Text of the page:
With diplomatic negotiations broken down, she reluctantly – but not without a small measure of excitement – began preparations for war. She swept the cloth from the kitchen table and replaced it with rank on rank of blanks sheets of her best yellow paper. She took her writing block from the cupboard and set it down on the old oak table top. She placed the first sheet of paper on the writing block and smoothed it out with arthritic hands, readying it for the marshalling of words to come. She took up her pen. It was a simple model: a fountain pen but without any frills, from an age when such implements were commonplace. If it was possessed of particular potency (and its many victims would say that it was), this came not from the instrument, but from the hand that gripped it.
Anita Rust dipped the pen in her inkwell, filled the reservoir to three quarters full, traced a perfect circle on the back of an old envelope, and then, with a deep breath and a small smile, fired her opening salvo. It was dated eight days into the future and began like this:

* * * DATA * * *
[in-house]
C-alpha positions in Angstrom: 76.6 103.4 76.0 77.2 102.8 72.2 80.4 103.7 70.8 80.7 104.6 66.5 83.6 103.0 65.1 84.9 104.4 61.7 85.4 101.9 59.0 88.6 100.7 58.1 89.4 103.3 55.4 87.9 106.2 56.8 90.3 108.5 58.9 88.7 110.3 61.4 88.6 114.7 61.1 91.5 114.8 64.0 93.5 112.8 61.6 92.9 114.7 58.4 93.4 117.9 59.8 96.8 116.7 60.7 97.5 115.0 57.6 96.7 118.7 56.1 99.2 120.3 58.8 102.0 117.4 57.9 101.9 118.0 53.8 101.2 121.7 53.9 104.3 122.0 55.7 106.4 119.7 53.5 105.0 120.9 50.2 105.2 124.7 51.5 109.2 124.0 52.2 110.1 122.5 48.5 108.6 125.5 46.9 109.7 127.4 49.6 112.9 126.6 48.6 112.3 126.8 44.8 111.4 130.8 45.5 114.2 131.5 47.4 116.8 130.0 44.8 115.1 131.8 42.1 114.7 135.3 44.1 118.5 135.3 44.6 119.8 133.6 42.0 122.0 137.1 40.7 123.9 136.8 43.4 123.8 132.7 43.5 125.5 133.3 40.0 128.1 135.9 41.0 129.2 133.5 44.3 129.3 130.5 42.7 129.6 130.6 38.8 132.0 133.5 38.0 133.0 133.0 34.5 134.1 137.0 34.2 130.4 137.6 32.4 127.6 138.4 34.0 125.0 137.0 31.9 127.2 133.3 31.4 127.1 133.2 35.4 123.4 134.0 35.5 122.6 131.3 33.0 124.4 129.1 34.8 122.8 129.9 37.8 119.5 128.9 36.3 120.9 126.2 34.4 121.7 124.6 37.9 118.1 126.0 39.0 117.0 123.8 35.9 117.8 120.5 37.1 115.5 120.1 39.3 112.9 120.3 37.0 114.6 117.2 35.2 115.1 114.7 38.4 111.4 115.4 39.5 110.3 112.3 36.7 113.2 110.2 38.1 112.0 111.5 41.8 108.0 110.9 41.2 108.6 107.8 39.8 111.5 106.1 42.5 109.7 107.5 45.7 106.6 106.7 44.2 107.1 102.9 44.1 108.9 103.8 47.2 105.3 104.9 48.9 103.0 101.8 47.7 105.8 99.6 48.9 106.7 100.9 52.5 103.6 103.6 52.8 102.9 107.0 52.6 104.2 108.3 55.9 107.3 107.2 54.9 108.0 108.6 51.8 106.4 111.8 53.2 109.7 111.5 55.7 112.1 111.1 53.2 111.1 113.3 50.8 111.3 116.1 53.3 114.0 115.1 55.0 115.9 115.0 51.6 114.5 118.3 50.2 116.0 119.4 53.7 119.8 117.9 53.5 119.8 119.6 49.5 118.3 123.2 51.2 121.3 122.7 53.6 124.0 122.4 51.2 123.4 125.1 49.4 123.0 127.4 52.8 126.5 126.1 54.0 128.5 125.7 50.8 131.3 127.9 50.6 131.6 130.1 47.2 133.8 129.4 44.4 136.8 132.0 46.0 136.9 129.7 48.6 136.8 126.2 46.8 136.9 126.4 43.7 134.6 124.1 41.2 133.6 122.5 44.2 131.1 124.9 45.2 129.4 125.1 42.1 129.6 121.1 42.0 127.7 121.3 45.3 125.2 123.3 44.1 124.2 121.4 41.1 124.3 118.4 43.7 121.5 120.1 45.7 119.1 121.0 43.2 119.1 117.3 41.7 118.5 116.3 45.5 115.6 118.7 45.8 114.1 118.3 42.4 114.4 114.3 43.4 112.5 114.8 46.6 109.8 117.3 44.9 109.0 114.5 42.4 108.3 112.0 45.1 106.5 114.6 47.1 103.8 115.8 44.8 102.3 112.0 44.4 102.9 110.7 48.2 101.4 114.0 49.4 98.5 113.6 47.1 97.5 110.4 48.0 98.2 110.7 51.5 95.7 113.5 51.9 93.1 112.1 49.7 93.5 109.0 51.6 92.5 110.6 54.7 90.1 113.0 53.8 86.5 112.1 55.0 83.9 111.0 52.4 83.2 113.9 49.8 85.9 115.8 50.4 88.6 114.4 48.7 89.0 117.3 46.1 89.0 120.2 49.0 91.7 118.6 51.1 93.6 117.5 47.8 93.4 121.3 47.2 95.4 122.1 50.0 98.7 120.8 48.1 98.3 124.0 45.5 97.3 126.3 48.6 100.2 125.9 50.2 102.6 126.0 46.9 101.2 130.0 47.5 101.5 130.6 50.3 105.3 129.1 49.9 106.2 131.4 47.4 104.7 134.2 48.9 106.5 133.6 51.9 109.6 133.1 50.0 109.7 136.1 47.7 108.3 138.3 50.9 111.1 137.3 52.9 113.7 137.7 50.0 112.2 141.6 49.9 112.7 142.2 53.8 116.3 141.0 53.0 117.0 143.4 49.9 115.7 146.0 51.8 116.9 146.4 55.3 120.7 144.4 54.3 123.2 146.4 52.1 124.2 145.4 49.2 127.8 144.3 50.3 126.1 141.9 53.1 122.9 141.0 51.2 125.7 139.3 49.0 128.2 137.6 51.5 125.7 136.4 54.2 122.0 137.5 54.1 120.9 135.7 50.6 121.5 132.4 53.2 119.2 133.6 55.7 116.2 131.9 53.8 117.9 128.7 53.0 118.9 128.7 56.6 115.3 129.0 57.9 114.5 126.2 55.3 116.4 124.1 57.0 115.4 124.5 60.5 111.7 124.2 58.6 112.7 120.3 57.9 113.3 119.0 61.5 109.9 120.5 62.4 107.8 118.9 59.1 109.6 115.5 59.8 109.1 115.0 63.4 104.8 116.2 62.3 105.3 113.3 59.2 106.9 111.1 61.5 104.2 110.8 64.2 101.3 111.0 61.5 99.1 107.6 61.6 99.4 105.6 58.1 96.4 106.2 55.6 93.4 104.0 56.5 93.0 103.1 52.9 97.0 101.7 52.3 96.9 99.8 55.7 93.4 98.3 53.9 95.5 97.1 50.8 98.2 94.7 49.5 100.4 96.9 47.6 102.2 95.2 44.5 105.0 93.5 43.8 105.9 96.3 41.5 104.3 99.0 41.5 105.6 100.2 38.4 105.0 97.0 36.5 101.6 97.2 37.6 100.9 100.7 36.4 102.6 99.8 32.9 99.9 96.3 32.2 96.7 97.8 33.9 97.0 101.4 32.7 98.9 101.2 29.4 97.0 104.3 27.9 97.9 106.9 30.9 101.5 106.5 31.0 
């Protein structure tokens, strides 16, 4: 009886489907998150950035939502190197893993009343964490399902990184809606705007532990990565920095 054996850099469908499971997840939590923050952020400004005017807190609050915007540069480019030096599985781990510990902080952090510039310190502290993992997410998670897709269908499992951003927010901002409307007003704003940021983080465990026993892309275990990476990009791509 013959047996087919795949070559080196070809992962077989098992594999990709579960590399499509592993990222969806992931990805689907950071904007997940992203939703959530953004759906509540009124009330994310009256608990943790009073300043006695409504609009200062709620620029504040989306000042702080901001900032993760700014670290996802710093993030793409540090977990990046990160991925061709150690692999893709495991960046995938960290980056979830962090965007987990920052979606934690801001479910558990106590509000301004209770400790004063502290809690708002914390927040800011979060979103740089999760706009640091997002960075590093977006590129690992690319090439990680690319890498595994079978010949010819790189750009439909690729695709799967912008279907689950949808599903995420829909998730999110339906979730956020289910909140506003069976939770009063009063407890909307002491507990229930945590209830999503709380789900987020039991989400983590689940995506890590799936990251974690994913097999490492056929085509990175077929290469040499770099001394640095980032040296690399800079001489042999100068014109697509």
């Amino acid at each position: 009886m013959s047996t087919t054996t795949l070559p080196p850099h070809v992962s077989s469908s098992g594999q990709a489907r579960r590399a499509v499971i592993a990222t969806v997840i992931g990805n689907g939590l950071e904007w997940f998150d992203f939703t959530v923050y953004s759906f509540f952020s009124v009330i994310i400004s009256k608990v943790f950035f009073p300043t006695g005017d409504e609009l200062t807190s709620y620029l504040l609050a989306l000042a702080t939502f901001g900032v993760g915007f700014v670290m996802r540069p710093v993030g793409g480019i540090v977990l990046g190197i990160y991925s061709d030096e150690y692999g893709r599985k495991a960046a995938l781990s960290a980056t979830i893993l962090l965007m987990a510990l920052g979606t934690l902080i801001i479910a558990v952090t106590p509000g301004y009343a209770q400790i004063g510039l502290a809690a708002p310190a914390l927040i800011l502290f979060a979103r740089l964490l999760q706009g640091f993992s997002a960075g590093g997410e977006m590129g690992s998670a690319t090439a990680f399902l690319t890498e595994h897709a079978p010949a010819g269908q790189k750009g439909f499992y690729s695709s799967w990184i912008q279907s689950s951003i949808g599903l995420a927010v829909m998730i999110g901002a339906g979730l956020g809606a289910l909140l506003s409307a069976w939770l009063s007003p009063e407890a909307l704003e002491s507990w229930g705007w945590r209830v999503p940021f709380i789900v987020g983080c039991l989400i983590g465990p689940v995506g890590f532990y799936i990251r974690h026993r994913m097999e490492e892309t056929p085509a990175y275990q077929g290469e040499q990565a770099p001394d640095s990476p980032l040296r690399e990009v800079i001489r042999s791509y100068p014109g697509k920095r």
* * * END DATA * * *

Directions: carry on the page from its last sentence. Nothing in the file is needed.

Dear Mr Brittle,
I am disappointed to have not received a reply to my first letter of eight days ago. Given that you said you were taking this matter seriously, I am surprised and saddened that you have not found the time to respond to the points I raised…
For those still unclear as to why Anita Rust did not fear governments, an explanation is provided. There were two main reasons.
Firstly, she did not fear governments, or indeed sharks, because she understood what they were. Sharks, she knew, were a kind of cartilaginous fish composed of fins, teeth, a strong tail, and an even stronger aversion to movie theatres. They were predators and killed for food. Governments, on the other hand, she knew, were not a single animal, but a herd. They were a herd composed of rules and regulations; of red tape and IT contracts; of consultations and policies and local development plans. Anita Rust understood that while man may sit on top of these brutish beasts as they thunder across the plains of great nations, he has no more control over them than a flea does when clinging to the tail of a stampeding bull elephant. Thus, to rage at any one individual, one rule, one element of the system, was entirely futile. The only way to stop such a herd, Anita Rust had discovered, was to tangle it up, to divert it into difficult ground, to tire it out, to break it apart, and to turn its size and complexity against itself.